Integration and Testing

Authorize.Net API questions and help with your payment integration.

Posts: 1
Registered: ‎10-27-2011

Authorization Process



Anyone here could point me to detailed resource (infographic/flowchart would be very nice) on how authorization and validation is processed behind Authorize.Net? For example, I have a basic credit card validation process on my web site that checks for a valid credit card number format, expiration date, and CVV. How does Authorize.Net handle incorrect information like (card is inactive, expiration date on card mismatch, etc.). I'd also like to know which of those process are charged for a fee or when are those fees applied (maybe a sample scenario with steps/flowchart where the fees applies so I may be able to have an idea of what I am entitled to pay for).


I am also interested on how FDS works with CIM? Like how can my web app know that a transaction was flagged suspicous and that the transaction was set on "hold"? Will this apply a per transaction fee as well aside from the monthly fee for using FDS?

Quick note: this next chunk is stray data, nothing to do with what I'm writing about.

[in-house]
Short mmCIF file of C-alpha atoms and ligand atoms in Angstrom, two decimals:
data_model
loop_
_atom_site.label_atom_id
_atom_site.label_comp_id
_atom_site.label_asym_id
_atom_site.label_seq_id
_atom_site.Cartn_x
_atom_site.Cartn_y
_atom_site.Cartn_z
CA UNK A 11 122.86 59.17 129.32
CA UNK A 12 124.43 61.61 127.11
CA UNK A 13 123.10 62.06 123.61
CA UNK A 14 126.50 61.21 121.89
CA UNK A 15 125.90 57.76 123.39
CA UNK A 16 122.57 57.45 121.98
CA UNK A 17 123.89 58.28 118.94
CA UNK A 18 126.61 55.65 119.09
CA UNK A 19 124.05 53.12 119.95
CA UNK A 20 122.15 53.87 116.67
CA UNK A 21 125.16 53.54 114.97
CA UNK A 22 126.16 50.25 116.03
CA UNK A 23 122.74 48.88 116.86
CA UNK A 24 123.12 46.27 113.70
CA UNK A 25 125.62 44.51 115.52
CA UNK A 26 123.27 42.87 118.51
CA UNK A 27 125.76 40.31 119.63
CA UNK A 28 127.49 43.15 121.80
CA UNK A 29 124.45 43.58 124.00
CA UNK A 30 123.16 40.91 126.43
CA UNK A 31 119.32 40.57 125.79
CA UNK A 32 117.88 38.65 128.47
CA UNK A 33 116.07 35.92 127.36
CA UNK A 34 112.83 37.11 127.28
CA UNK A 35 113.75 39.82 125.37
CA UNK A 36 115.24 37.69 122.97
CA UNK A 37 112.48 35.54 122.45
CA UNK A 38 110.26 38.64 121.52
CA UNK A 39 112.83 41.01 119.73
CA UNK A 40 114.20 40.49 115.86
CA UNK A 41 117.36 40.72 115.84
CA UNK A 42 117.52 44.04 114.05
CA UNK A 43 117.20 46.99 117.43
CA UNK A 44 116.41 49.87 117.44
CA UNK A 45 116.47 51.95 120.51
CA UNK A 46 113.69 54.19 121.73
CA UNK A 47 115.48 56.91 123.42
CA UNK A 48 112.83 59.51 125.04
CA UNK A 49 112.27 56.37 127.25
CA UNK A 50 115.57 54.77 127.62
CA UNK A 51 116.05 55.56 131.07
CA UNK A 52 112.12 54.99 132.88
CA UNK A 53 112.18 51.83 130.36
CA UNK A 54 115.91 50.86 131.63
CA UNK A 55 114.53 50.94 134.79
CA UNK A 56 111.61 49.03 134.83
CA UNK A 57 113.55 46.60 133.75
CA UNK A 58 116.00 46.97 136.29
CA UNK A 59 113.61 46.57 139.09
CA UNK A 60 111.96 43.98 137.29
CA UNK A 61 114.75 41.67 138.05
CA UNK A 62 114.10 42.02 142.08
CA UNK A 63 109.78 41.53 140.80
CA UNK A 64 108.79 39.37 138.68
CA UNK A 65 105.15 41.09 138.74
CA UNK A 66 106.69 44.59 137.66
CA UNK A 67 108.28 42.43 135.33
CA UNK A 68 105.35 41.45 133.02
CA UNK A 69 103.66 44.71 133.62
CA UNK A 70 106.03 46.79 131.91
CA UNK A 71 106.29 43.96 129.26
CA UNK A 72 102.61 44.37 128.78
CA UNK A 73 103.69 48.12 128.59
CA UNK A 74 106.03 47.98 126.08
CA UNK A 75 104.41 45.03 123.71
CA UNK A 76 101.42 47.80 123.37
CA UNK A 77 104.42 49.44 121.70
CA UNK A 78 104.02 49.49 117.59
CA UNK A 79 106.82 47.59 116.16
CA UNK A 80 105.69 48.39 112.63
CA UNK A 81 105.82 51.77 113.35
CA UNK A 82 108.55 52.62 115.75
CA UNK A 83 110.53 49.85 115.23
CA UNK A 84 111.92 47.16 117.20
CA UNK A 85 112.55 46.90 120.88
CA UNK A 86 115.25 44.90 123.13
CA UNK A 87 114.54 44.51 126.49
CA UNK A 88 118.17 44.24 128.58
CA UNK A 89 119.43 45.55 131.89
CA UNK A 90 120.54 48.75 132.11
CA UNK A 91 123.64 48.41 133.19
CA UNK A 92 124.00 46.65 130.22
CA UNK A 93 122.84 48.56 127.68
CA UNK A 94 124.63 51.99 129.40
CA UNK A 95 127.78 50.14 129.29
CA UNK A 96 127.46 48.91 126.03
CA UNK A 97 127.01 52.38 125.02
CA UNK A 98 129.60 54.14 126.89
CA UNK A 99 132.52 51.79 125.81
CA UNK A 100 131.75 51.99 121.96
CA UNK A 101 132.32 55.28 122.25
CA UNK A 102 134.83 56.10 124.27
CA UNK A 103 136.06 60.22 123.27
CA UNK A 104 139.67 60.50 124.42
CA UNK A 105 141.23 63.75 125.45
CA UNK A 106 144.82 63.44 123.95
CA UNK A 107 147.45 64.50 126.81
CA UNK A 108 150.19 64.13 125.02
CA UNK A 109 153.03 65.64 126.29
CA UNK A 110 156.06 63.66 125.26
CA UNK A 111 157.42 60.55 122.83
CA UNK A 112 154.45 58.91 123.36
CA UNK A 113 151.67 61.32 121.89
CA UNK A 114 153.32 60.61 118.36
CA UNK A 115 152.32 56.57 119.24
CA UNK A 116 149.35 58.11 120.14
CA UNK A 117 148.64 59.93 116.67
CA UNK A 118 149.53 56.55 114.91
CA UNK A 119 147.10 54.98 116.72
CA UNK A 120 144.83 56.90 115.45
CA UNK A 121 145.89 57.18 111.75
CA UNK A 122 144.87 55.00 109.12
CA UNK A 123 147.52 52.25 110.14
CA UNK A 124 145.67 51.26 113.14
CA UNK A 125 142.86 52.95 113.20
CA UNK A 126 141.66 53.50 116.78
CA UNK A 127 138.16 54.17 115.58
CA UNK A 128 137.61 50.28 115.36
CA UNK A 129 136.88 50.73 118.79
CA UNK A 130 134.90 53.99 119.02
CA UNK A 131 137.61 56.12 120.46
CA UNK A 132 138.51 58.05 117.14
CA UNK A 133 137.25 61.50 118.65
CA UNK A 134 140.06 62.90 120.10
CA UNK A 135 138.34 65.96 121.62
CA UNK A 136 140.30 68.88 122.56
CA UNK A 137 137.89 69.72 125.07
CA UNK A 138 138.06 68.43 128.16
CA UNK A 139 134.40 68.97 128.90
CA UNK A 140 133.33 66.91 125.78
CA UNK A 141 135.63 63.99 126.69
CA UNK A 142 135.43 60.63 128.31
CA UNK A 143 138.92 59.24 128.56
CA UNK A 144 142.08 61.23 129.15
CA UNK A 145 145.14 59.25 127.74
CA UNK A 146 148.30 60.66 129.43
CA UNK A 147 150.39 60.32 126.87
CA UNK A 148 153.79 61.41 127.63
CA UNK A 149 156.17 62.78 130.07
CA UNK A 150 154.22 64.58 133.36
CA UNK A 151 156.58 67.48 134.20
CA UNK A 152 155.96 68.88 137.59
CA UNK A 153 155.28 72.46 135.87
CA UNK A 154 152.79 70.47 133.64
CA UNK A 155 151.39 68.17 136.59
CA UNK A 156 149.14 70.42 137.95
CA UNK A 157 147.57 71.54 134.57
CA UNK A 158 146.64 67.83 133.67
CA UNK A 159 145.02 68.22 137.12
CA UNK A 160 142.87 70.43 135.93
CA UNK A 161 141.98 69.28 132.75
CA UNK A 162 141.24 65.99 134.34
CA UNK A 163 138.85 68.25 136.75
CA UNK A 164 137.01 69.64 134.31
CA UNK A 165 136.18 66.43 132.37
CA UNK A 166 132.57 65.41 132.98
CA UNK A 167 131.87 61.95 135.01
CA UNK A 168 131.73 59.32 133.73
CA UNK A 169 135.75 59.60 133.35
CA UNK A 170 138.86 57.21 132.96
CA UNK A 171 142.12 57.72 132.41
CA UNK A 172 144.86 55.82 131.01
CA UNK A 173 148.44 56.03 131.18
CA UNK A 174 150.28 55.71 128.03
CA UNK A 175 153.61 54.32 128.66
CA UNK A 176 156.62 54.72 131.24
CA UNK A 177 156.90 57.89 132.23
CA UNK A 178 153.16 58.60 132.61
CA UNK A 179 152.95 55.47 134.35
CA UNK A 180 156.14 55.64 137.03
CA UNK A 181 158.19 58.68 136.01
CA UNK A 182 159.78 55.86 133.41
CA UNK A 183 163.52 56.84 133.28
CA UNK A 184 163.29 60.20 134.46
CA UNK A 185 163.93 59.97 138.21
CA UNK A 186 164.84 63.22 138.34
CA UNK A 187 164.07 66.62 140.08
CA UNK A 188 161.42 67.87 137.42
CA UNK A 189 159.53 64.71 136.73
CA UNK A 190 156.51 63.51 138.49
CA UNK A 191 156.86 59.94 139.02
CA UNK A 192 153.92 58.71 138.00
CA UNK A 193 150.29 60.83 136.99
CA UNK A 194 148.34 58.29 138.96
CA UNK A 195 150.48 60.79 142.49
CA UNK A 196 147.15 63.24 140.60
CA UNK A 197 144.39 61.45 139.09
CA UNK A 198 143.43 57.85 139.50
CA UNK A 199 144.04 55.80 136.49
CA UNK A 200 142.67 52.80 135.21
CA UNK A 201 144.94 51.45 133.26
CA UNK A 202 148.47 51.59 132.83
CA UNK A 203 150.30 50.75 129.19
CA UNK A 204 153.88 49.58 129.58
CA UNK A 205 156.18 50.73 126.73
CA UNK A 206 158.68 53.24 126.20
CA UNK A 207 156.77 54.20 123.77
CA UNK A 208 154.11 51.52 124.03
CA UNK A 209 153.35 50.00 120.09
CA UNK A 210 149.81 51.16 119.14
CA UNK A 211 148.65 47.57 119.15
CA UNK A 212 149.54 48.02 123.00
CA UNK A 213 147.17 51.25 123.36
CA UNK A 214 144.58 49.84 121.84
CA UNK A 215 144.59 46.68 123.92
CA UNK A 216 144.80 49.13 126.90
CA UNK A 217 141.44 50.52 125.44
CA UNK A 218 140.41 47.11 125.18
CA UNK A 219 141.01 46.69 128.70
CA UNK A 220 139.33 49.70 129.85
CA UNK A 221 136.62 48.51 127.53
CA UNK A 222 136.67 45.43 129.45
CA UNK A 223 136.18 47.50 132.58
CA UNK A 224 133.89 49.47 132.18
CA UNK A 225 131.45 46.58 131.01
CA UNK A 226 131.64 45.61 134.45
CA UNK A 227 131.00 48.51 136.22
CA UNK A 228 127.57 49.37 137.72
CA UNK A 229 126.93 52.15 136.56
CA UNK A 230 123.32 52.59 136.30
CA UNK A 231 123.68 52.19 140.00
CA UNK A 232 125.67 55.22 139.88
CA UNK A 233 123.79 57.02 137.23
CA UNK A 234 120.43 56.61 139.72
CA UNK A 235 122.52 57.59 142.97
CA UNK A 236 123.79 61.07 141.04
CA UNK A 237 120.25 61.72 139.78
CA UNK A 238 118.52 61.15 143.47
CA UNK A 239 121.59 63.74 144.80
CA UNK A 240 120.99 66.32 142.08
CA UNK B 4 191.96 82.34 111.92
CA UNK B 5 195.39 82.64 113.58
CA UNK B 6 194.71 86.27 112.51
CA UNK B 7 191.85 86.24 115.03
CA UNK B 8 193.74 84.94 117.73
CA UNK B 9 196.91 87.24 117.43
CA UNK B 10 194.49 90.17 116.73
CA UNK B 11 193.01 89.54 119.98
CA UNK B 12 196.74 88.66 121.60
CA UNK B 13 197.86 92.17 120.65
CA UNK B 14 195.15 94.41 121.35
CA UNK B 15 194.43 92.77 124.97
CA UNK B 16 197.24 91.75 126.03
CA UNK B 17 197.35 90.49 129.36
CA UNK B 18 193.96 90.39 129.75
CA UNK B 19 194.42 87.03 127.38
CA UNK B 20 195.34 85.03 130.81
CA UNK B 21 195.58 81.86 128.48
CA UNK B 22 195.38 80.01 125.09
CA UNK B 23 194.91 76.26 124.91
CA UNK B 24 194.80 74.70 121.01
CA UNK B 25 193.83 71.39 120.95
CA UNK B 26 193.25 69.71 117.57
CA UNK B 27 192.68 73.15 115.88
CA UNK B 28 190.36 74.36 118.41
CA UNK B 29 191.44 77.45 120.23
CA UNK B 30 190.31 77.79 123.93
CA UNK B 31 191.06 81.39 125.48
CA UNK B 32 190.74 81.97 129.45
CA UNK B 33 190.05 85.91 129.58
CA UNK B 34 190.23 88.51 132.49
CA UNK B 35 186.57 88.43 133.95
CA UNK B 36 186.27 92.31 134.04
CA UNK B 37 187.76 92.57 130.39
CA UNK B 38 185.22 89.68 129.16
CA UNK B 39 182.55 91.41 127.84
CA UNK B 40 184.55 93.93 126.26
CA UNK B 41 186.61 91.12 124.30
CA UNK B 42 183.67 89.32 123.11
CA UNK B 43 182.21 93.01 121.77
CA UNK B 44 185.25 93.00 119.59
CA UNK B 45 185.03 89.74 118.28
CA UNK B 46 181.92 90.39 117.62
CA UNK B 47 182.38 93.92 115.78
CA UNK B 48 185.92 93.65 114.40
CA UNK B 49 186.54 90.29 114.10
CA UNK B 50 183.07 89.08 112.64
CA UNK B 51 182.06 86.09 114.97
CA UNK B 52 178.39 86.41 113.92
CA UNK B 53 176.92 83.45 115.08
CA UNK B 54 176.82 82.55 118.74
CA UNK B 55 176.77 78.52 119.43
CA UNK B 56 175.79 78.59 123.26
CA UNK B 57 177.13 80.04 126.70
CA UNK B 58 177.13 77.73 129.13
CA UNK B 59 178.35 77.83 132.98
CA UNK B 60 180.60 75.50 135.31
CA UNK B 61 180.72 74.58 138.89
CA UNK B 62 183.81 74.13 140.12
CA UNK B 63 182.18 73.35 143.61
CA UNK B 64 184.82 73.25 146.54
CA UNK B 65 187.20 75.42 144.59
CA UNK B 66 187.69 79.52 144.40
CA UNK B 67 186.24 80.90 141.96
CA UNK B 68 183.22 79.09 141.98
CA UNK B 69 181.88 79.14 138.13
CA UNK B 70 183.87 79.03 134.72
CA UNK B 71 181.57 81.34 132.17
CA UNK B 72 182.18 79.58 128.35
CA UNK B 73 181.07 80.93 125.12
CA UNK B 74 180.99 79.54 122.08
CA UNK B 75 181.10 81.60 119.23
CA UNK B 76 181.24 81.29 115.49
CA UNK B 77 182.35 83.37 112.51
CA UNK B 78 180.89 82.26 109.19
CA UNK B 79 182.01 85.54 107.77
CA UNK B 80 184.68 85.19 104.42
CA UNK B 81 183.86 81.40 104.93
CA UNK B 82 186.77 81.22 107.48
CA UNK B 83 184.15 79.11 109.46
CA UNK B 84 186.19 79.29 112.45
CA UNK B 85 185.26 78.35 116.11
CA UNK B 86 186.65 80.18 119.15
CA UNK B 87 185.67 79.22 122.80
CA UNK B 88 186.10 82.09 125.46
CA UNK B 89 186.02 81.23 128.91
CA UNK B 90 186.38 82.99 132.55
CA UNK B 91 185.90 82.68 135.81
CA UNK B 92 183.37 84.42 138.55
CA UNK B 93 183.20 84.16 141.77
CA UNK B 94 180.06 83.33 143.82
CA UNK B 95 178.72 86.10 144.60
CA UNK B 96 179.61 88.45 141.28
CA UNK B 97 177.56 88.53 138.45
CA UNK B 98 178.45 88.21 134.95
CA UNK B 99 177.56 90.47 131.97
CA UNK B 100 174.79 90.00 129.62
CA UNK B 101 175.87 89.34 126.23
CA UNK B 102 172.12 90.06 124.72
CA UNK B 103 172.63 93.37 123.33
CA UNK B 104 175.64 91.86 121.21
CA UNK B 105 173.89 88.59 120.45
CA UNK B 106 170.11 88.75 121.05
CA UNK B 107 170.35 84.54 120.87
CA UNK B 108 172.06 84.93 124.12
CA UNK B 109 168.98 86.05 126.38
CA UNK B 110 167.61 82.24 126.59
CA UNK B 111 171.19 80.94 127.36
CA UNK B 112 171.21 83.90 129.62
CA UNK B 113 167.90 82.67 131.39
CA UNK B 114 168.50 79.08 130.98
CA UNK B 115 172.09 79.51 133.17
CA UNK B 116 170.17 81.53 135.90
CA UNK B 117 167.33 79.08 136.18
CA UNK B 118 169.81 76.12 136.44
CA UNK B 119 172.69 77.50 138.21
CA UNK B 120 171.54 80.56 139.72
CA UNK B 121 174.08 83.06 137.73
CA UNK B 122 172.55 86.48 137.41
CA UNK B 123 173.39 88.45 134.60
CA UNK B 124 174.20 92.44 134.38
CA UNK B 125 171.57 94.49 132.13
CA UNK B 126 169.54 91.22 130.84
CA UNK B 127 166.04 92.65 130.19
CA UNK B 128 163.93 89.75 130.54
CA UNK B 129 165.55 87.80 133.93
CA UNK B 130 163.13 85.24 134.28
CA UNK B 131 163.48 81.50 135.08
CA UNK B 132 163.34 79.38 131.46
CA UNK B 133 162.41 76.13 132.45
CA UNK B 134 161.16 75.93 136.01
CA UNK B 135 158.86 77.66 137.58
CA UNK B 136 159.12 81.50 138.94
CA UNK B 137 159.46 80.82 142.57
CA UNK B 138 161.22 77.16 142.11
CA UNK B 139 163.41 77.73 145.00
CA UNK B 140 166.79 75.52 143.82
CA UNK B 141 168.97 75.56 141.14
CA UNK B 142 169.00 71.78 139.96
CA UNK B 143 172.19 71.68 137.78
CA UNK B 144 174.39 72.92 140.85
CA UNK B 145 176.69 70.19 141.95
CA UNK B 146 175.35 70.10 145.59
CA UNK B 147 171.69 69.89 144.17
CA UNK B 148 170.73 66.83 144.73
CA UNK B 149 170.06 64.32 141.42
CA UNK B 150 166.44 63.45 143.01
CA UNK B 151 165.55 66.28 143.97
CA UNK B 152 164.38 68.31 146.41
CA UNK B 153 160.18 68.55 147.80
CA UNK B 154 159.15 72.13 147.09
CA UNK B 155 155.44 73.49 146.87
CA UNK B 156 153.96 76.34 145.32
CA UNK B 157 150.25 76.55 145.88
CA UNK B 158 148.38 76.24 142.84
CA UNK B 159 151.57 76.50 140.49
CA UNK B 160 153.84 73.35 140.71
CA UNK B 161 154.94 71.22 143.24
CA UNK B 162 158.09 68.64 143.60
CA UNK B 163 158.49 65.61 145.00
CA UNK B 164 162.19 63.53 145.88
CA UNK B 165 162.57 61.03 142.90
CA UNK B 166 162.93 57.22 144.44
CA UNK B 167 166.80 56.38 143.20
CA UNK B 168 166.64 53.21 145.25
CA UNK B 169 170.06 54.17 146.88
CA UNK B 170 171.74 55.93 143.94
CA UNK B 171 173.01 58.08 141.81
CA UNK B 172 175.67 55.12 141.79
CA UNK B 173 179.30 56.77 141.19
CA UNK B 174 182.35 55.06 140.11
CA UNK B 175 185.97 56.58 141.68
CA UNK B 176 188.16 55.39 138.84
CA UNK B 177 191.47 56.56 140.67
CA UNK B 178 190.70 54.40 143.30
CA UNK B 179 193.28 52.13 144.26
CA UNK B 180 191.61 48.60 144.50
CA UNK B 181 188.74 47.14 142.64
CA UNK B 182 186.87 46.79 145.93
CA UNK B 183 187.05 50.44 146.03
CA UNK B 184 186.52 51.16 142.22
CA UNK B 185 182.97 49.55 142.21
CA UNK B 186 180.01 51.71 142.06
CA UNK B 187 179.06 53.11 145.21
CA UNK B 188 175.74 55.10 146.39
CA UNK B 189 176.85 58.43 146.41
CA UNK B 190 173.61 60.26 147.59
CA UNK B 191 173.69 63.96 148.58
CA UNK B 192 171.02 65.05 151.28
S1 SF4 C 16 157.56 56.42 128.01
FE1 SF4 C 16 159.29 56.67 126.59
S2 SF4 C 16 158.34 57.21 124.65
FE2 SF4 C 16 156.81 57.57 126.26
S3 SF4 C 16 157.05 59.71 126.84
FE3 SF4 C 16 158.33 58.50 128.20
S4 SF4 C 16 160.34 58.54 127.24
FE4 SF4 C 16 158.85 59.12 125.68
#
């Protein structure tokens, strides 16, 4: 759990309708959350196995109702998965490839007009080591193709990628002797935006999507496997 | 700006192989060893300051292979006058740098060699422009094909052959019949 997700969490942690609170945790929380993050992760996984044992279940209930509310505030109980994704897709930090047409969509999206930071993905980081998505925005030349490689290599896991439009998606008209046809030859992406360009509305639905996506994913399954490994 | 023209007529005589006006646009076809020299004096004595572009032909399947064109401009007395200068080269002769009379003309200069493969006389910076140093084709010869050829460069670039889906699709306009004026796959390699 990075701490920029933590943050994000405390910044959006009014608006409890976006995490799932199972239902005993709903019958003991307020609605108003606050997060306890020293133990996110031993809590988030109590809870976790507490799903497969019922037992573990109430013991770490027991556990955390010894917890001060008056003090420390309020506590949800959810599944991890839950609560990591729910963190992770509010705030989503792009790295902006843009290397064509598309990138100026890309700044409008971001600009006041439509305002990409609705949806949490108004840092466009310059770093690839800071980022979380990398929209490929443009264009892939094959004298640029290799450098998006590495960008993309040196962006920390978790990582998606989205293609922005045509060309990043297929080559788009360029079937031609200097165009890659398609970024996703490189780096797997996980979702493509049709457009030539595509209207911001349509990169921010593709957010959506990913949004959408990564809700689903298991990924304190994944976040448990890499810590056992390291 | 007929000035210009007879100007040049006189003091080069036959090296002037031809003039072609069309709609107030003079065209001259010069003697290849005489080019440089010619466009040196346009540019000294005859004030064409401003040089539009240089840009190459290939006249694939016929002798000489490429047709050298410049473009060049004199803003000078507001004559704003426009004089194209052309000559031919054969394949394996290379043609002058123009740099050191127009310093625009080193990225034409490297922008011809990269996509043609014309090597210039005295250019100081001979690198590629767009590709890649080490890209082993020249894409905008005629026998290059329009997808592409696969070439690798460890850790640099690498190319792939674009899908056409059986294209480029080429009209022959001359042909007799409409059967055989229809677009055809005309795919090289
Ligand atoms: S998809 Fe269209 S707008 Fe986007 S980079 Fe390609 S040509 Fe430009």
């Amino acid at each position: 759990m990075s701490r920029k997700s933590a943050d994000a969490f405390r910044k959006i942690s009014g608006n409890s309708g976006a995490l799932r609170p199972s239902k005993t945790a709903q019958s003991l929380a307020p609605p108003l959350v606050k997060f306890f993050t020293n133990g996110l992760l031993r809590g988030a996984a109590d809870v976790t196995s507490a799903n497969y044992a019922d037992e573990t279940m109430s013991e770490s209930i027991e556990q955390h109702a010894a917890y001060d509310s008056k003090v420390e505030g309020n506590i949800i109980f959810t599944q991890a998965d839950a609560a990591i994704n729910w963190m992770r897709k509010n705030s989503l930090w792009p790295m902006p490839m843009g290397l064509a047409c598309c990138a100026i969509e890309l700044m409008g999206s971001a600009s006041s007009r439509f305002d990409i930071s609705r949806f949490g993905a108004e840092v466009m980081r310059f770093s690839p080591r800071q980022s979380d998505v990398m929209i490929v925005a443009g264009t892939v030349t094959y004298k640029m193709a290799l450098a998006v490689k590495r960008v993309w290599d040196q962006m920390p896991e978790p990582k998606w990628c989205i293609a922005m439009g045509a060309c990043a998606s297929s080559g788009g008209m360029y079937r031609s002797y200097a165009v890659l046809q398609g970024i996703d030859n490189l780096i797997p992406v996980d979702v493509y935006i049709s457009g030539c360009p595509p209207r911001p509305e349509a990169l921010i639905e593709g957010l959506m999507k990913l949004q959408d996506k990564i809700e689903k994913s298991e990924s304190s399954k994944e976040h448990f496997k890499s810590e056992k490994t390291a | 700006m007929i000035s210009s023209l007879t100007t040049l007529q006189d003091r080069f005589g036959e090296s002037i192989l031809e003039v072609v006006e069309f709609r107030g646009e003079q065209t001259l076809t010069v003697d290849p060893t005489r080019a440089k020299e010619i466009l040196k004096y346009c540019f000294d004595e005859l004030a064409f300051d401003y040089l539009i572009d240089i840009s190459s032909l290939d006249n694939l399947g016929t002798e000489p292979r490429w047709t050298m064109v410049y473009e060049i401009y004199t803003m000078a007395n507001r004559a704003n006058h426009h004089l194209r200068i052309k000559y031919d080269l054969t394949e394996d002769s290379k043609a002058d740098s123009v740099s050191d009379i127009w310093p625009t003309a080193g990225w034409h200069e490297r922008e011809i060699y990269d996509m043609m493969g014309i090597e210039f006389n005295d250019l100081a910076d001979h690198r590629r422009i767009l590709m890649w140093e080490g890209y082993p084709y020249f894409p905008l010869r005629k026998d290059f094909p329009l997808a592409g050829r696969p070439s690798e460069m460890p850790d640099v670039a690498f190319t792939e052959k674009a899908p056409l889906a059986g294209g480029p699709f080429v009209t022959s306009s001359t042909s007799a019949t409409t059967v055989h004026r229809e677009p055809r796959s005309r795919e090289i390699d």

Posts: 1,609
Topics: 15
Kudos: 209
Solutions: 121
Registered: ‎06-23-2011

Re: Authorization Process

If there's a problem, your response will have an error code, an error sub-code, and a basic text description for the error. Depending on your control panel settings, certain things may block the transaction from authorizing and/or capturing, or the transaction may be allowed to go through but be marked as possibly having problems. Those flags should again be in the response. Transaction fees are applied whenever the transaction actually enters the system, as in not having been totally rejected up front. This applies for authorize as well as capture (though I believe both are one fee), and I don't think voiding a transaction gets you your transaction fee back.


My advice for right now is to (a) print out the response from a sample transaction, so you can get an idea of what's being passed back, and (b) to look through all the settings in the control panel. Once you've done that, you can probably ask more specific questions.